Our buzzing Golden Macadamias orchards:
Our fuzzy black and yellow friends – are one of the world’s most important pollinators. Specifically, within the South African agricultural sector, we have over 50 bee dependant crops (1).
Why is our food security dependant on bees?
Bees spend most of their lives collecting pollen as a food source for their colonies. To put it simply bees are fuzzy little insects covered with tiny little hairs. When they land on a flower the hair on their bodies attracts the pollen and they carry it in the specialised pockets on their legs back to their hives. Therefore, every time a bee lands on a flower some of the pollen collected on their fuzzy bodies falls of onto a new flower that they land on, this is called cross pollination. Within recent years bee colonies have been declining worldwide due to urbanization as well as pesticides used within the agricultural sector. The declining bee colonies are concerning towards many farmers who are reliant on the bees for cross pollination of their crops such as macadamia farmers.
The African Honeybee in the Lowveld (The home of Golden Macadamias)
We contacted Inge Austin the Chairperson of the Lowveld Beekeepers Branch and sitting board member on the South African Bee Industry Organisation (SABIO) to better understand the bees in our immediate surroundings. Inge explained that within the Lowveld we mainly have the African Honeybee Apis Mellifera Scuttelata. However, the Cape honeybee Apis mellifera capensis also occurs but as a parasitic specie causing destruction to the African honeybee’s colonies. Due to the proximity of the Lowveld to Mozambique, a third honeybee specie the Lowland honeybee Apis mellifera litorea also occurs in the Lowveld but not in large numbers. Lucky the African honeybee and the Lowland honeybee does not pose a significant problem occurring together.
The appearance of the African honeybee:
The African honeybee can be recognised as a small fuzzy insect with yellow stripes on their abdomen. The African honeybee worker has a body length of 19mm which is slightly smaller compared to other honeybees. They have two sets of wings used to fly around and find pollen. The African honeybee also communicates with each other through dancing. The African honeybee can be found across South Africa apart from the Western Cape and some parts of the Eastern Cape.
African honeybee food sources:
African honeybees consume two types of food, namely nectar and pollen, supplied naturally by plants. Nectar consists out of sugar and water which is used by the African honeybee as an energy source. Nectar can be described as the African honeybee’s carbohydrate. Whereas pollen is their protein source as well as their source of vitamins and minerals. Pollen is important for brood production and growth of you African honeybees. Although bees can consumer sugar water, it is not s long-term solution or healthy for them.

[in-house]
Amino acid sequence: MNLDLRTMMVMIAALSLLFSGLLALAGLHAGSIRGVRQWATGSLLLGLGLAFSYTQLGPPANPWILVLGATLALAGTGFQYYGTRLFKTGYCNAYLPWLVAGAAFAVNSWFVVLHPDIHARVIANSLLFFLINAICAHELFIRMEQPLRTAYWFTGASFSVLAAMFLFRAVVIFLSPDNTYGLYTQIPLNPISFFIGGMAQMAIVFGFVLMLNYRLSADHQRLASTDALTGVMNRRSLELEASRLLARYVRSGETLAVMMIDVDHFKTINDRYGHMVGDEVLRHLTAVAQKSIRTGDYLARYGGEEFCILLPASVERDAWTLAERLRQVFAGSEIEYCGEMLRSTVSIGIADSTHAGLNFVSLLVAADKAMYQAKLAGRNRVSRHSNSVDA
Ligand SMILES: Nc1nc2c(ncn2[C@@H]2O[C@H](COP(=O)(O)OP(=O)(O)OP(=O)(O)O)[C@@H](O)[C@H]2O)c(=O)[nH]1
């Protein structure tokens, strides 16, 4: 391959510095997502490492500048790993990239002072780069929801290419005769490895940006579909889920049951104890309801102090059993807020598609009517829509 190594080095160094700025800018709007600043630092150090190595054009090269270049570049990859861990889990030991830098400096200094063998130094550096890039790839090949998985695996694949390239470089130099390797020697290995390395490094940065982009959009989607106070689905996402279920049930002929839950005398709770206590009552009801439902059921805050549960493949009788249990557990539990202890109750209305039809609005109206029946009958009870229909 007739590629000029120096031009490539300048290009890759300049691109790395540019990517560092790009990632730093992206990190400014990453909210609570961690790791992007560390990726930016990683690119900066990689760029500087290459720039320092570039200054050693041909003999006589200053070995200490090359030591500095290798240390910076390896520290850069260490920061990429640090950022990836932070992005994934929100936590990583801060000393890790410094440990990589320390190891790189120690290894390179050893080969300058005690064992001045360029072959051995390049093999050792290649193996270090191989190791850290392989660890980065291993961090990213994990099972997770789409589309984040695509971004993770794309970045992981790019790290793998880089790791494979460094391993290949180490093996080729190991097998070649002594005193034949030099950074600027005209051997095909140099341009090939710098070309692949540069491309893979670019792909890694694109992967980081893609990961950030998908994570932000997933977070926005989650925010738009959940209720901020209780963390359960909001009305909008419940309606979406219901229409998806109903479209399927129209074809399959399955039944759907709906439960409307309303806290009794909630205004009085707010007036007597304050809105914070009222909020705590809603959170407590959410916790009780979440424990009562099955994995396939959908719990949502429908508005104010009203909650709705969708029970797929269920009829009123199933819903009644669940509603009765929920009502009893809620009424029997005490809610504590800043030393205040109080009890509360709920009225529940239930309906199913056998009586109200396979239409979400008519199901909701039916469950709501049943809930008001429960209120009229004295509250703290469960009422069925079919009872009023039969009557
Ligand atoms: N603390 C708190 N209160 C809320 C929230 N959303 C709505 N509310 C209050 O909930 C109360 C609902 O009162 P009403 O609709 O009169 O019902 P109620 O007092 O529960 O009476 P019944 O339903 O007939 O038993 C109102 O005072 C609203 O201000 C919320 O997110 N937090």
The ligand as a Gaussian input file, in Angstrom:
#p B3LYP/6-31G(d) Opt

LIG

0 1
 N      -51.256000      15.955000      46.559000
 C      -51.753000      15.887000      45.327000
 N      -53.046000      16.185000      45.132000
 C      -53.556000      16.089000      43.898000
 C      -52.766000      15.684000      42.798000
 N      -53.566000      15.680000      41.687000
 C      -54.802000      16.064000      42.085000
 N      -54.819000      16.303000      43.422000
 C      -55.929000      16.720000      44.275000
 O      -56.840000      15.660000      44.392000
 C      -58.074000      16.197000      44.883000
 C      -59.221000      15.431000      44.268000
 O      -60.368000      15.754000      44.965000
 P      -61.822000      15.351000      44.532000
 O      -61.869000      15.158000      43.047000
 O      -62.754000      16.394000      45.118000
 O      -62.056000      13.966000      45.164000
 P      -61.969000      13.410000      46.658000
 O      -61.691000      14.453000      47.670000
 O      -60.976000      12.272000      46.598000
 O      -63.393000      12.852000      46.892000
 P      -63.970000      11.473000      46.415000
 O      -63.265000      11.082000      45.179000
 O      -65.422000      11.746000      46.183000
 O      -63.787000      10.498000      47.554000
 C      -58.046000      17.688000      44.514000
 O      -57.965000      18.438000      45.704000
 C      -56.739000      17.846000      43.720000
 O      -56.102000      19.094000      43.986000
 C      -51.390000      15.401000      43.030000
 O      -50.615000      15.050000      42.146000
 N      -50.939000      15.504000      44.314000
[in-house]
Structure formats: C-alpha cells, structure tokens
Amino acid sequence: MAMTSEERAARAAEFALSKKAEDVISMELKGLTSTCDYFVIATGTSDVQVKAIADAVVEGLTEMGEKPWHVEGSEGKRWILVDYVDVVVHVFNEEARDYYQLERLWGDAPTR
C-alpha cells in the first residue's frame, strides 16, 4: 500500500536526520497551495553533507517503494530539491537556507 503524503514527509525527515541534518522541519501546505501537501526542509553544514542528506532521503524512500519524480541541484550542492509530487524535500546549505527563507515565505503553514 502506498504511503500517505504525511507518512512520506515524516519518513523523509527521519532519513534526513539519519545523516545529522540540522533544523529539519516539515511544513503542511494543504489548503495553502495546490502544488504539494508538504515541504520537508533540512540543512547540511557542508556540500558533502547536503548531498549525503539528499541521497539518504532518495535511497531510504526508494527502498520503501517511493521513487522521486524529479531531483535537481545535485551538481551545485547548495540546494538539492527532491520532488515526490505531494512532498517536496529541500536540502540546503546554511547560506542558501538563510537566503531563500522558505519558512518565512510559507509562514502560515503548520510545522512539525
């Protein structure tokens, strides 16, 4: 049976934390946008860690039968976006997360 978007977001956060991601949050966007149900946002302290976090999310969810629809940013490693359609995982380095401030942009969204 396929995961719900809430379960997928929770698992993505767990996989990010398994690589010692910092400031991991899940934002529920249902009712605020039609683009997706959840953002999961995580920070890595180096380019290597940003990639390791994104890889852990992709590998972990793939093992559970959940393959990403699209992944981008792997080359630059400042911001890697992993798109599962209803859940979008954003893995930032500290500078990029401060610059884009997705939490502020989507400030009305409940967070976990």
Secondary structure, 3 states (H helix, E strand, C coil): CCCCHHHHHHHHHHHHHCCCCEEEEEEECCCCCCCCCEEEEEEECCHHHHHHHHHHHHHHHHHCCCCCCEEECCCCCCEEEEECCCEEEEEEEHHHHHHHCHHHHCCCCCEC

The relationship between the African honeybee and macadamia orchards:
Our macadamia orchards are honeybee dependant for cross pollination to optimise fruit set and kernel size. Our ever-growing Golden Macadamia orchards therefore increase the need for managed bee populations to ensure pollination occurs. However, the macadamia orchards also provide valuable forage for the African honeybee. Our macadamia orchards have a fair bee value with the nectar scoring between 1-3 on a scale of 4 and the pollen scoring between 0-2. It also assists the African honeybee in produce a very pleasant slow granulating honey, although not in copious amounts.
Therefore, a symbiosis relationship has been cultivated between our Golden Macadamia growers and the African Honeybee. The Golden Macadamia growers ensure enough cover crop is planted between the macadamia trees to ensure the African Honeybee has year-round supply of nectar and pollen to ensure a balanced diet. The Golden Macadamia growers also provide stands for the African Honeybees to ensure protection from ants, honey badgers, and human interference. In return the African honeybees pollinate their Golden Macadamia orchards every year resulting in the globally recognised kernel quality of our Golden Macadamias brand.
Fun Facts about honeybees:
• It is estimated that honey bees pollinate over 50 crops in South Africa, about 1/3 of all food consumed are pollinated by bees.
• In South Africa, the value added to crops in paid pollination, is over R4 Billion per year of which R2 Billion is from fruit crops. Beekeeping is therefore much more about food security through pollination rather than honey production.
• Honey is the bees main source of energy food and the beekeeper can only harvest the excess produced. It takes about 4 million flowers to produce 1 kg of honey.
• A bee only makes about 1/10th of a teaspoon of honey in it’s lifetime